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Purim - Taking a Step Towards Hashem

"The Jews ordained, and took upon themselves, and upon their seed, and upon all who joined themselves to them, so as it should not fail, that they would keep these two days according to their writing, and according to their appointed time every year" (Ester 9:27).

The Gemara explains that the Jews, at the time of Mordechai and Ester, took upon themselves not only the holiday of Purim, but there was a total reacceptance of the Torah. When the Torah was given on Mount Sinai, it was forced upon us. Consequently, one might argue that our acceptance of it is not binding. However, in the era of King Achashveirosh, the Jews were so impressed with the miracle of their salvation, that they accepted the Torah anew - this time from their own free will.

In light of this Chazal, we should realize that Purim, like Shavuos - and perhaps even more so - is a holiday which commemorates the receiving of the Torah. But what does one have to do to actually receive the Torah and get closer to Hashem? One might imagine that it requires some major endeavor - one which may be too big or difficult for him at the present time. Therefore, he will push off this transformation until "later"; hoping that "then" he will be in a better and stronger frame of mind and will be able to make the move. But the Diaspora Band sings that an old, wise and experienced man once taught them an all-important life's lesson. He said, "Usually, 'later' never comes!"

Actually, though, the entire premise is a misconception which the Yetzer Hara fools us to believe. The first step towards Truth need not be a big one at all; only a sincere one. When Moshe Rabbeinu noticed the strange phenomenon of a bush burning without being consumed, he realized that there was a great spiritual vision before him. The Torah says, "And Moshe said, 'I will turn aside now and look at this great sight -- why will the bush not be burned?'" (Shemos 3:3). Immediately after, it says, "And Hashem saw that he turned aside to see; and G-d called out to him from amid the bush and said, 'Moshe, Moshe,' and he replied, 'Here I am!'" (Ibid. 4).

In the Midrash we find a difference of opinion between Rabbi Yochanan and Rabbi Shim'on ben Lakish. The former says that Moshe took five steps toward the bush while the latter says that he merely turned his face around to see the vision. My Rebby, shlita, pointed out to us that according to both of them, Moshe did very little at the time and yet he was immediately greeted and encouraged by Hashem. This comes to teach us that one merely has to look in the right direction or, perhaps, take a few steps towards it, at most, and he will immediately be received by Hashem with open arms. Then, it is up to him to continue along this path until he reaches his full salvation.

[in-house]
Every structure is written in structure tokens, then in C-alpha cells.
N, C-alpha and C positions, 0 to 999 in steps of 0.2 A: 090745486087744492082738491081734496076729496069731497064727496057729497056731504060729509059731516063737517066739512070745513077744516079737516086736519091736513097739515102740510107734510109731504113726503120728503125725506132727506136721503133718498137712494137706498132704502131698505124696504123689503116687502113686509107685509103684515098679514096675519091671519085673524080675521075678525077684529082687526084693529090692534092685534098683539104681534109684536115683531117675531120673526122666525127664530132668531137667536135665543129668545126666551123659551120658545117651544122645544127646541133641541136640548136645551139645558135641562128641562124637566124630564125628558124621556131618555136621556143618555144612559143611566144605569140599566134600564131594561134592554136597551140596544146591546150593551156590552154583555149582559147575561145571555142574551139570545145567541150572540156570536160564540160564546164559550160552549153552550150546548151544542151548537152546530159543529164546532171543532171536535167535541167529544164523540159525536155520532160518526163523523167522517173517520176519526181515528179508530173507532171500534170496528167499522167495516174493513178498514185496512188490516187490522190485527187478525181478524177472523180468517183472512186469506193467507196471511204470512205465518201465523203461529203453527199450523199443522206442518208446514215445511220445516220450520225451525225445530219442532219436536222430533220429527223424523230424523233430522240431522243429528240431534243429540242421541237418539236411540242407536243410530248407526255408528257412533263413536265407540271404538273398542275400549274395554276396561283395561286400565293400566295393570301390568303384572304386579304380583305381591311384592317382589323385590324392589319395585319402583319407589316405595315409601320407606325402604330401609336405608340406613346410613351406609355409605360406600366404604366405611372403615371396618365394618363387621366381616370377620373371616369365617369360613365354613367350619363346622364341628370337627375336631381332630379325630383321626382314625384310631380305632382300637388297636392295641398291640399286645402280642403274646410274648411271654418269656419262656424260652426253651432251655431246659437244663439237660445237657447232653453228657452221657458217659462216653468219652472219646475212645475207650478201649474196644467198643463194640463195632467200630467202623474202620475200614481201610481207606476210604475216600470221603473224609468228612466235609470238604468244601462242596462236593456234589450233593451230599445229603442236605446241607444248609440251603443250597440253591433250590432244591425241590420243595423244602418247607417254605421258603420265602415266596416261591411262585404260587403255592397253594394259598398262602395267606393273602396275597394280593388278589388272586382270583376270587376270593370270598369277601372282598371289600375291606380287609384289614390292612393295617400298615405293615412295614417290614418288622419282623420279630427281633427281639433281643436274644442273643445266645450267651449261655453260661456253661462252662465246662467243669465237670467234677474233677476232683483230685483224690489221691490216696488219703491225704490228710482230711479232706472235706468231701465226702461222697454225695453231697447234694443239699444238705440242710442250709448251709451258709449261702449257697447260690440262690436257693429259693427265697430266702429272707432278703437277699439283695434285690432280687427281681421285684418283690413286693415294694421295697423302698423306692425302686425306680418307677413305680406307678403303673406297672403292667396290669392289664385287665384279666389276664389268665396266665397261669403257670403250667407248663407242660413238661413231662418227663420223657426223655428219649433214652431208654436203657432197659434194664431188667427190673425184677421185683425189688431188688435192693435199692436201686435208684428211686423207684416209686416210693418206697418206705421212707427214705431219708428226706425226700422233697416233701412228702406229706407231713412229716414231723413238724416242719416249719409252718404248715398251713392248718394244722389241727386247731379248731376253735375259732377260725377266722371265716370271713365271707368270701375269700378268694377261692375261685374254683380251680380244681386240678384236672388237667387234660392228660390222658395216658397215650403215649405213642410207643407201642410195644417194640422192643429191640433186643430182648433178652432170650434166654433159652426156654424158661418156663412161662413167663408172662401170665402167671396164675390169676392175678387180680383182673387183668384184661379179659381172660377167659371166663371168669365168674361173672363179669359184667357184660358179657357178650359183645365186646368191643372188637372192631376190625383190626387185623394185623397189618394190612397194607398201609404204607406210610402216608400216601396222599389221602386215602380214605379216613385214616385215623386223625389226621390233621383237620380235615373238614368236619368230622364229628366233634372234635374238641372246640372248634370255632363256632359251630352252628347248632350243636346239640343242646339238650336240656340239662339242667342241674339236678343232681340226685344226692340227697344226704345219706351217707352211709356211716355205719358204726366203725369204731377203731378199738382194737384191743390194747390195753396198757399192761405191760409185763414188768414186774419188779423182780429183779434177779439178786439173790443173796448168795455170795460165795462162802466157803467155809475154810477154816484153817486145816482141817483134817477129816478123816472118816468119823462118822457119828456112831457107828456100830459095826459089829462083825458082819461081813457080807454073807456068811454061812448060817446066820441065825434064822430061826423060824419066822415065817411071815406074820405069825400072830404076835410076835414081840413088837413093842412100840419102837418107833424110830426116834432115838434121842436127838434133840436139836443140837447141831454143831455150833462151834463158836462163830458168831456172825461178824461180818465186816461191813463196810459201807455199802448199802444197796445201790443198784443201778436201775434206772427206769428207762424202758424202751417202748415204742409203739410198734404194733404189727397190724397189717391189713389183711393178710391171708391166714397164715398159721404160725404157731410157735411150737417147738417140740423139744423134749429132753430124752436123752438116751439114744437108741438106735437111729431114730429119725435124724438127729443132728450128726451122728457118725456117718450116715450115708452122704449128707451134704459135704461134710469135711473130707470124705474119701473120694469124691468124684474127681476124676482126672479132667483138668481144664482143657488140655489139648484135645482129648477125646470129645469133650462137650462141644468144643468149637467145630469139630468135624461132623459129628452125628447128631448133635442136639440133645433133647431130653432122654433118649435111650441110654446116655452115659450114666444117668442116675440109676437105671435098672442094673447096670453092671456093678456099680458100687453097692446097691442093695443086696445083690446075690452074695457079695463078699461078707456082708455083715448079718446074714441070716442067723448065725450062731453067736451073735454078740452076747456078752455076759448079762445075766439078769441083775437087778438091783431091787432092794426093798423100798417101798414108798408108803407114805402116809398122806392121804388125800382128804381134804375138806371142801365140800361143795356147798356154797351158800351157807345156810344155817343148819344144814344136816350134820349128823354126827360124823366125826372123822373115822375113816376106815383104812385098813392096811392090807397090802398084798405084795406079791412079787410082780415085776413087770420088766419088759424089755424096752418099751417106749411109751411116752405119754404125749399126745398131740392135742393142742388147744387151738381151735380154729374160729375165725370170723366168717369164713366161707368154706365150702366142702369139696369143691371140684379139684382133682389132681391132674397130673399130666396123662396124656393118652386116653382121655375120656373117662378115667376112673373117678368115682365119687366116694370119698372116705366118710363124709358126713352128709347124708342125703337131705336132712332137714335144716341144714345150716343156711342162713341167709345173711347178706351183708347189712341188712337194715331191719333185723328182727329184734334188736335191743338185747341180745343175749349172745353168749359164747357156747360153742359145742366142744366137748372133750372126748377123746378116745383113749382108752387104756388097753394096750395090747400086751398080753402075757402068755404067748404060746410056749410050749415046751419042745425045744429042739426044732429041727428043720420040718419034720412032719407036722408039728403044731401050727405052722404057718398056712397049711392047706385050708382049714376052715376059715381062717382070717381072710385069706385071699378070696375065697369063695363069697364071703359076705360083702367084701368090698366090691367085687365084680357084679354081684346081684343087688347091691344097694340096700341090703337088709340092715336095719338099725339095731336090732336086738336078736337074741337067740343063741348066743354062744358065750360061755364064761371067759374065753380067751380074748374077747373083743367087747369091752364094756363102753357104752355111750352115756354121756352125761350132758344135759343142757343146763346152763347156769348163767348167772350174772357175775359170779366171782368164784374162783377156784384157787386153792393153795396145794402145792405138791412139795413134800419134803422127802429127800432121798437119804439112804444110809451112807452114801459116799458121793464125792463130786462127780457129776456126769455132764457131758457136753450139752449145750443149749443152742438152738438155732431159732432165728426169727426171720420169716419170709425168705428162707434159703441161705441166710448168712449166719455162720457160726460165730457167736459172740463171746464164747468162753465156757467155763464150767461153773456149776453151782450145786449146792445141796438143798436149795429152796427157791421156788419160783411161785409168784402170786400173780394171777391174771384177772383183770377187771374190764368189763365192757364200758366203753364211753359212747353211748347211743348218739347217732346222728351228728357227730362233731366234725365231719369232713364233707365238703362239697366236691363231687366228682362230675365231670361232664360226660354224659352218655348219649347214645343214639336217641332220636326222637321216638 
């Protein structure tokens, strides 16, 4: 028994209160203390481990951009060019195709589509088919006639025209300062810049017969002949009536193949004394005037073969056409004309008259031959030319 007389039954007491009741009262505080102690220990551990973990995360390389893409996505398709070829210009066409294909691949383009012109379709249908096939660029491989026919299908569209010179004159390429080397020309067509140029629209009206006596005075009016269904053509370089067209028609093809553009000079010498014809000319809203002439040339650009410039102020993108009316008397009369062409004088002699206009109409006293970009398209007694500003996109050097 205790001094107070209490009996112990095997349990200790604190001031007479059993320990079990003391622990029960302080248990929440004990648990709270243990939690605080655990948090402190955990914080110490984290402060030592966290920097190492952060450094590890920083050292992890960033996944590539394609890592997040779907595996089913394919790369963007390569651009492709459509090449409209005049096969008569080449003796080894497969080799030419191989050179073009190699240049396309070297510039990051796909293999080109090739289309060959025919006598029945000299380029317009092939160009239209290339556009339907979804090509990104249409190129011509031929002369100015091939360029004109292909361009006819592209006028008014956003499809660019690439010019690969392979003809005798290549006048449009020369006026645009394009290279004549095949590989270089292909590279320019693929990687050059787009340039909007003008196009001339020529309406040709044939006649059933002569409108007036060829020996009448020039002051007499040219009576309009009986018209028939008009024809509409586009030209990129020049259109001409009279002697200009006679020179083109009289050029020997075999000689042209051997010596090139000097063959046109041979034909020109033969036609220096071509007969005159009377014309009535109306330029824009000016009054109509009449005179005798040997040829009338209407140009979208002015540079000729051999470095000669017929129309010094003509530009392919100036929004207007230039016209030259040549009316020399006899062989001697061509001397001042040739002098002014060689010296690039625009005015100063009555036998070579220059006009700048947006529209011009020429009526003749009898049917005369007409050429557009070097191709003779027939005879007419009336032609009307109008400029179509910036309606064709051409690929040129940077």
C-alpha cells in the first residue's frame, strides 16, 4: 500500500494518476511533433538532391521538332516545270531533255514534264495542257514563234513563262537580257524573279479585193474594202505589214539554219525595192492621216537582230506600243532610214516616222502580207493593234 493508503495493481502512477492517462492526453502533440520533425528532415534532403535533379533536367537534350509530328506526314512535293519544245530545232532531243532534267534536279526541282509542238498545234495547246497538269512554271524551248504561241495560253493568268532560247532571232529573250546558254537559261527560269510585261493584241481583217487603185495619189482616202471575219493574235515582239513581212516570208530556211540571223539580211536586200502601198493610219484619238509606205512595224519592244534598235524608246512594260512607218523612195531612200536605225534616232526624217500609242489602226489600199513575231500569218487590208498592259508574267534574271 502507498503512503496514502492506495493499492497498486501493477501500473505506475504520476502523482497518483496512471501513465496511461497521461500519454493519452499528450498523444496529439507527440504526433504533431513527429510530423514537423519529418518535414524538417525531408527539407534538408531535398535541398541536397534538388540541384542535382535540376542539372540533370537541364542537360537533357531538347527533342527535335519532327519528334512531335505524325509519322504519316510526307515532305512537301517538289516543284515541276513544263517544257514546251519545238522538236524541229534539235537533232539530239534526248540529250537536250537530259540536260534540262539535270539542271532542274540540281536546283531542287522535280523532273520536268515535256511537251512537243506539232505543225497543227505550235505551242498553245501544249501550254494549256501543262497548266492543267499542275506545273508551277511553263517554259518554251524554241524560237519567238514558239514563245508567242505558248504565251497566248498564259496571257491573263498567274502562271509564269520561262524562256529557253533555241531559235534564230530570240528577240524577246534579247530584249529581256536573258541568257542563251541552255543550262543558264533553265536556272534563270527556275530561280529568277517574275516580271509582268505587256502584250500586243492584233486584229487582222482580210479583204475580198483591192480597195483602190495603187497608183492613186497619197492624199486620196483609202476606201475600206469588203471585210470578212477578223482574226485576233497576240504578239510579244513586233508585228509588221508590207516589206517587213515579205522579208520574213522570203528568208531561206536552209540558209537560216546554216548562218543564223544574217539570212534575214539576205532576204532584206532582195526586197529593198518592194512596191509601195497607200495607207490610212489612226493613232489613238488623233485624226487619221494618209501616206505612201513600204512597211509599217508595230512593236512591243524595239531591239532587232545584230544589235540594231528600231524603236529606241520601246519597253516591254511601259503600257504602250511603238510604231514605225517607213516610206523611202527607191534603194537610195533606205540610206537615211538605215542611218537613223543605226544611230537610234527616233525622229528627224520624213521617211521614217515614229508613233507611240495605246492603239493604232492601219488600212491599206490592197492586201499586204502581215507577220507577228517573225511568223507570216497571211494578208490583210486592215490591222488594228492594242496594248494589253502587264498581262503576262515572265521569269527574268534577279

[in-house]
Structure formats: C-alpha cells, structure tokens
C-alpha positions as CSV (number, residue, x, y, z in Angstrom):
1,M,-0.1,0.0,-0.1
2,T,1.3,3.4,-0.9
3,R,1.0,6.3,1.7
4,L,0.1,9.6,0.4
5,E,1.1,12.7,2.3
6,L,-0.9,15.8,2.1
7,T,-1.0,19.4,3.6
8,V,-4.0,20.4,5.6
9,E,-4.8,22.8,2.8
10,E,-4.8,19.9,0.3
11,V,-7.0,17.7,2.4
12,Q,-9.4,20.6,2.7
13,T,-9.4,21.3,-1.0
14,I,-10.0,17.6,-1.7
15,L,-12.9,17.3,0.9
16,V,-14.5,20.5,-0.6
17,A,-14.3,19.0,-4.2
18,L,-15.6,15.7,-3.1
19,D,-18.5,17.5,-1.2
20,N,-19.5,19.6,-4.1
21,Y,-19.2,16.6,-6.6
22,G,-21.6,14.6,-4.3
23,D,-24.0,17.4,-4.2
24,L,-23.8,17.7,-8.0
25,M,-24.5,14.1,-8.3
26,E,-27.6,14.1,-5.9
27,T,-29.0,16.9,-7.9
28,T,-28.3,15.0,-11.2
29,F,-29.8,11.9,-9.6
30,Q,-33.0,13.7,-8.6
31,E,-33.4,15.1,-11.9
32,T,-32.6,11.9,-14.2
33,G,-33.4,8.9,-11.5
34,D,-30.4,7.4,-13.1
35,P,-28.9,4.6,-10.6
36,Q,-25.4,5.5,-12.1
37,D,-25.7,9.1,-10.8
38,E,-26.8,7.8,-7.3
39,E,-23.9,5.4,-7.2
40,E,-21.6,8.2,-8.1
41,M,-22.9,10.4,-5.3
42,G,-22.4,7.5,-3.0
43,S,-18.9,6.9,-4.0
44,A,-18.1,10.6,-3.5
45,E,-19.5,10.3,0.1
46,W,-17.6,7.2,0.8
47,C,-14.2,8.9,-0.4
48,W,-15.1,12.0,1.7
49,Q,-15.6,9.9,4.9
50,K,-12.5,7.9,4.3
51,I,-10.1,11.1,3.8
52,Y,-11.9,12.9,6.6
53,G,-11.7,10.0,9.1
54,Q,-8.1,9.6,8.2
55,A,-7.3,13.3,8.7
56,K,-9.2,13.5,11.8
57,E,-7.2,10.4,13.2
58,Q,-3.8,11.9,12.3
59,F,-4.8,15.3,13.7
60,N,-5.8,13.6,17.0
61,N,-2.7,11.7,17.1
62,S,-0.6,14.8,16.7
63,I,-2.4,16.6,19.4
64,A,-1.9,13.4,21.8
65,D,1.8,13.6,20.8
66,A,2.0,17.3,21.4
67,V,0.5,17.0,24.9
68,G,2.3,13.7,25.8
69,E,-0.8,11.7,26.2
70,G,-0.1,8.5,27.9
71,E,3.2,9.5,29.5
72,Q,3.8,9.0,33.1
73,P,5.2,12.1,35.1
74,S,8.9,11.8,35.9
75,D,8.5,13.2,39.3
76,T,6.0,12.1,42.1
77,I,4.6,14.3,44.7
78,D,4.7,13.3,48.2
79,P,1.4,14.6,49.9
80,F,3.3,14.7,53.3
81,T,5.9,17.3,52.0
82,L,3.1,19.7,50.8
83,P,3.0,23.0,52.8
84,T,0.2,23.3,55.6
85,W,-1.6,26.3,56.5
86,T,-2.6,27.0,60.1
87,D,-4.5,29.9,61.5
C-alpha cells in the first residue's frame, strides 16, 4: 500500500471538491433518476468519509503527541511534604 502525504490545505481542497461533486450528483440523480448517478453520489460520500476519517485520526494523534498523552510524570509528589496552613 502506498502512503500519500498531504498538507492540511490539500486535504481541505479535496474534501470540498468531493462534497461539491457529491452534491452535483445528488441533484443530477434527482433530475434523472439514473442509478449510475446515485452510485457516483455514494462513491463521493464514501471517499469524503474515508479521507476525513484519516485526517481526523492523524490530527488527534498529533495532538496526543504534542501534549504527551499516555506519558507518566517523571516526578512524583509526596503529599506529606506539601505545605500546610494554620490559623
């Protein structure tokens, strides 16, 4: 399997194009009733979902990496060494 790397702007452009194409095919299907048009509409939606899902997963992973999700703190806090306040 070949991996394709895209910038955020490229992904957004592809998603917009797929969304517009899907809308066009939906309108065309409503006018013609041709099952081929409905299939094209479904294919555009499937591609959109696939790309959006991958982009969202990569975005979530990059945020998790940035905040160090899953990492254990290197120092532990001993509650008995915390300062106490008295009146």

My son-in law, Ya'akov, told me a fantastic story which occurred to him. He and his friends go door to door, in the communities surrounding the town of Carmiel, where he lives, offering non-religious residents the opportunity to learn Torah in their own home, once or twice a week. Some people say that they are not interested, or don't have the time, but many express interest in learning about their roots. Some are even enthusiastic about the chance to finally achieve what was denied them in their youth. One person had a remarkable story to tell them.

This particular man was almost shocked to see two young men standing in his doorstep offering to come and learn Torah with him in his own residence. With great emotion and disbelief, he told them the following.

"Today was the yahrzeit (anniversary of the passing away) of my grandfather, many years ago, and my uncle, just recently. The family decided to make an azkarah (memorial ceremony) for both of them at the same time in the home of a relative who lives in Tel Aviv. I attended, of course, and heard a very interesting Rabbi speak to us about the importance of learning even a little bit of Torah every day. After the ceremony, I congratulated the Rabbi on his inspiring address and I said that I would, perhaps, want to begin learning Torah on a regular basis, especially by someone as interesting as he. He replied that he teaches daily classes in the local synagogue, and that I am more than welcome to attend. I thanked him very much but responded that Tel Aviv is too far from Carmiel for me to come consistently. All the while driving home I was full of regret that I could not attend his classes, but I faced the reality that I would be fooling myself if I undertook something which is doomed to failure from the start. Yet I felt this tremendous yearning and desire to begin learning Torah, and I wondered if, perhaps, there was something closer to home that I could join.

"Behold the wonders of Hashem," he exclaimed. "Only a few hours later, you wonderful young men knocked on my door and offered to learn Torah with me in the comfort of my own home! Who could not believe that this is a clear revelation of Hashem and His Divine Providence?"

There is so much a Jew can get from Purim. All he has to do is pay attention and take some small but sincere steps in the right direction and he will be amazed at the reception and encouragement he will get from Hashem. Then, if he continues in this path, he will be truly happy in this world and in the World-to-Come.

Shema Yisrael Torah Network
Jerusalem, Israel